Configuring Visual Studio to use SCCM Assemblies

Configuring Visual Studio to use SCCM Assemblies


In order to write SCCM SDK code it is necessary to use some of the .NET assemblies that are supplied with the SCCM console. The assemblies are located in C:\Program Files (x86)\Microsoft Configuration Manager\AdminConsole\bin. For basic operations the following assemblies are usually required:

  • Microsoft.ConfigurationManagement.ManagementProvider.dll
  • AdminUI.WqlQueryEngine.dll

Other assemblies are required for more complicated SCCM functions, for example those that work with the Application model and Rights-based Access Control (RBAC) categories:

  • Microsoft.ConfigurationManager.CommonBase.dll
  • Microsoft.ConfigurationManagement.ZipArchive.dll
  • DcmObjectModel.dll
  • AdminUI.DcmObjectWrapper.dll
  • AdminUI.RbacCategory.dll
  • Microsoft.ConfigurationManagement.ZipArchive.dll
  • AdminUI.AppManFoundation.dll
  • Microsoft.ConfigurationManagement.ApplicationManagement.*

Configuring Visual Studio to use SCCM Assemblies

The most basic way write programs that use the SCCM assemblies is:

  • Copy the required DLLs into your Visual Studio project folder
  • Add the DLLs as References
  • Set the references to be copied to your output folder on compile (the SCCM are in the same folder as your resulting executable)
  • Distribute your program and the reference assemblies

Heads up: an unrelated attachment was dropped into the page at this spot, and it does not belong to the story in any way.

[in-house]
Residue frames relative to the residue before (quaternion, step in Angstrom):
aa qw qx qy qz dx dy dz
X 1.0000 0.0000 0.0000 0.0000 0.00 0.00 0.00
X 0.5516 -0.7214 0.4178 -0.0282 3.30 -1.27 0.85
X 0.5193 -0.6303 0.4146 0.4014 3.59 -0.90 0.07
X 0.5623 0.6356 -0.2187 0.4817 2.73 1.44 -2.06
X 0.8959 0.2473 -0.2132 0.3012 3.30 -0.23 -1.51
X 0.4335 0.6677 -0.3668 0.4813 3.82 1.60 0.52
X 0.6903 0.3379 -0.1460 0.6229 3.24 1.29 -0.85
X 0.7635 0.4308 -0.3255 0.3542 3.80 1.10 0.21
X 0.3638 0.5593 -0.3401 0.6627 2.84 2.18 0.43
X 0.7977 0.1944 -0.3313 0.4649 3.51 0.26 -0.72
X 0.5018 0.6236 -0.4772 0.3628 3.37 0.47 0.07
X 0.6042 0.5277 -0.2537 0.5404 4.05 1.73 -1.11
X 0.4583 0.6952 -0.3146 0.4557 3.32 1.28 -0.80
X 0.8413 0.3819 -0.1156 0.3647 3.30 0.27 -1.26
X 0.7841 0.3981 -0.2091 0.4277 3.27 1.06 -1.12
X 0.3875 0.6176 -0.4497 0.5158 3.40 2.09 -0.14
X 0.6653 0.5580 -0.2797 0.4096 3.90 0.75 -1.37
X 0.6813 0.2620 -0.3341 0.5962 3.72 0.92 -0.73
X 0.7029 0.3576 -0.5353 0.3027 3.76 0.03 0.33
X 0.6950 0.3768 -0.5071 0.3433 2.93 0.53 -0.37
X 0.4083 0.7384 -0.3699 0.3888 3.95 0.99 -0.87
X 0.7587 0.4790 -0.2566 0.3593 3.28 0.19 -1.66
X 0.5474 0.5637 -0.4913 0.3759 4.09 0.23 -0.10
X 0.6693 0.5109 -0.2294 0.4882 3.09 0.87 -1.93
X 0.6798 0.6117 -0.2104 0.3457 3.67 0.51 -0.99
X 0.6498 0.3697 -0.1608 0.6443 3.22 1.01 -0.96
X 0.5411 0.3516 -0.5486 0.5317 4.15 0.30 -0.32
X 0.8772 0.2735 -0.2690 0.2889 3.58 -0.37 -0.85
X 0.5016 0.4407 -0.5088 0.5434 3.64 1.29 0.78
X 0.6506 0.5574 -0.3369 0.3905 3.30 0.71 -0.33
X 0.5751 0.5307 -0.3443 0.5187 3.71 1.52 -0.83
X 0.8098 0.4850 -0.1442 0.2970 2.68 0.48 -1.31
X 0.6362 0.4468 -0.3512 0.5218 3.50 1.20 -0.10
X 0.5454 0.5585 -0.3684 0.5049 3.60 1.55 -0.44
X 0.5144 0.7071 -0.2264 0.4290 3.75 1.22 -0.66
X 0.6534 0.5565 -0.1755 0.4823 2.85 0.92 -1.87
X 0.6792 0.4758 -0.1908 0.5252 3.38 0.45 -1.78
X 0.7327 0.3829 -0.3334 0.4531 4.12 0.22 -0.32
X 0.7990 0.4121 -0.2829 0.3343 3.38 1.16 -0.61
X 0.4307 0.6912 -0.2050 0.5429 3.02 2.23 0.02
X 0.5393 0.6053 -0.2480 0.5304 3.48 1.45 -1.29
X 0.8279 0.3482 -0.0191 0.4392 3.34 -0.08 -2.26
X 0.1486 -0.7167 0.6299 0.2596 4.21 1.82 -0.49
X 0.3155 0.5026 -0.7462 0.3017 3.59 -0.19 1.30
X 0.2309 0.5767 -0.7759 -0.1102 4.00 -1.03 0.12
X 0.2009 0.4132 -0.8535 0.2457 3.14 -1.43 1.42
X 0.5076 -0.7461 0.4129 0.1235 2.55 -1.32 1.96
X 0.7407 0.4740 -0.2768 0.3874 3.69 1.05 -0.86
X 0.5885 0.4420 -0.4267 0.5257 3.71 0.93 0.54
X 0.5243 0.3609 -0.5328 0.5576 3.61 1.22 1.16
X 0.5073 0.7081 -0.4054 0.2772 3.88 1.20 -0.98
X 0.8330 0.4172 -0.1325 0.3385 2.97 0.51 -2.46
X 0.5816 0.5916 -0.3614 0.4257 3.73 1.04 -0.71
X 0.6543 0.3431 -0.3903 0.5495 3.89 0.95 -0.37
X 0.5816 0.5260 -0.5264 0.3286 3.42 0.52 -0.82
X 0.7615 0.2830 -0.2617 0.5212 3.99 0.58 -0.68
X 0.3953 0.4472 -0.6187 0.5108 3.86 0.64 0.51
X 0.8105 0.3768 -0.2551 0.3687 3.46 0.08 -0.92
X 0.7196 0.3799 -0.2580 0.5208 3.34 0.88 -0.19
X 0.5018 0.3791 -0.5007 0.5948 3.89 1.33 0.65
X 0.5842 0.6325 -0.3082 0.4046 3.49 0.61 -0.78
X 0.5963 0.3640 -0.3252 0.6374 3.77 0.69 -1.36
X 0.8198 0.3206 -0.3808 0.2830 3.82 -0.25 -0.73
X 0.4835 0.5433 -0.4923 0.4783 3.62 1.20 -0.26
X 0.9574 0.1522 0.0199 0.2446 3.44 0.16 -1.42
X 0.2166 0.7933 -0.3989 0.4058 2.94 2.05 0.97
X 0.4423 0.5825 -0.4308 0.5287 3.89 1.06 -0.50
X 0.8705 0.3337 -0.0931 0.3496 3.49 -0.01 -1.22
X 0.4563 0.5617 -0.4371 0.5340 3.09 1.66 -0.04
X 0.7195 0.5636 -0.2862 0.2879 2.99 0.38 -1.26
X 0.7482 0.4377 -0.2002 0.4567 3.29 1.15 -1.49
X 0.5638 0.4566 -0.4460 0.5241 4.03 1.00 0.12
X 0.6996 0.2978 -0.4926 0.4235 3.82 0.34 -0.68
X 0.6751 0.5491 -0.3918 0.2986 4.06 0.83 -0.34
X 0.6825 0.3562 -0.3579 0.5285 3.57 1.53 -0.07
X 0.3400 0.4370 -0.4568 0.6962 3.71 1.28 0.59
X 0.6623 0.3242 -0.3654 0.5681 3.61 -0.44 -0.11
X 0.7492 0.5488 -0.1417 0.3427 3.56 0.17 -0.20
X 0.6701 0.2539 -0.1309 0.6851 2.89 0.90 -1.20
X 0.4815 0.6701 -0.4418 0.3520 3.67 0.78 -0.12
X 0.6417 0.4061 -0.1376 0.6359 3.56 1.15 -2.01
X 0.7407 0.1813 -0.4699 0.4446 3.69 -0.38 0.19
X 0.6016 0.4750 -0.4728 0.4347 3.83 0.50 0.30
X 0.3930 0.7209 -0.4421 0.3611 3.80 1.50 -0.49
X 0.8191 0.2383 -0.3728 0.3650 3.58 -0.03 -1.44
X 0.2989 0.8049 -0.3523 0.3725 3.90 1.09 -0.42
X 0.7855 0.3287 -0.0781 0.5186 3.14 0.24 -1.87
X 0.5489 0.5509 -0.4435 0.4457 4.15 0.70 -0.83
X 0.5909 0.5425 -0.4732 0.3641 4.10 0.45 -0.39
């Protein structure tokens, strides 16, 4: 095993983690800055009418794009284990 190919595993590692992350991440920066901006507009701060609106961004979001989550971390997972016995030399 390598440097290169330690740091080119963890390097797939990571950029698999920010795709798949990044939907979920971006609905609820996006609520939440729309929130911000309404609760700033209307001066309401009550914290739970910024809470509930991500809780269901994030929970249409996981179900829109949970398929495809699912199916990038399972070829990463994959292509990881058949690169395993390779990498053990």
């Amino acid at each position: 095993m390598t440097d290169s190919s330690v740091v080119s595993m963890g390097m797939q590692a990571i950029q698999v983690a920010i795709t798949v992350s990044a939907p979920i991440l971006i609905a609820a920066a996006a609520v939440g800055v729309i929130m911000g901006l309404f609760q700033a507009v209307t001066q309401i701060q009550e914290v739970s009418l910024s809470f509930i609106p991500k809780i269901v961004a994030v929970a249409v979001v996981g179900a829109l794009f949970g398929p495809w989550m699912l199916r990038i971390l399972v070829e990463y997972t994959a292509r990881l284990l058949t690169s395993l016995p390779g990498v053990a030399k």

SCCM Assembly Redistribution

Bundling your program executable with the SCCM assemblies is a perfectly acceptable solution when you are writing a company internal-use application. However, if you intend to publish the application on the internet then a major problem is that it is not permitted to redistribute the SCCM assemblies. When distributing your program outside of your company you must only include your program executable and remove the SCCM SDK assemblies and then:

  • Ask the end user to find an SCCM console and manually copy the the required DLL files
  • Configure an installer or script that will look for a locally installed SCCM console and automatically copy the DLLs files

Neither of these methods are very user friendly. My preferred solution is to require that the end-user has a locally installed copy of the SCCM console and then configure the executable to automatically load the required assemblies on demand. For details of this method see: Using AssemblyResolve to Load SCCM SDK Assemblies On Demand.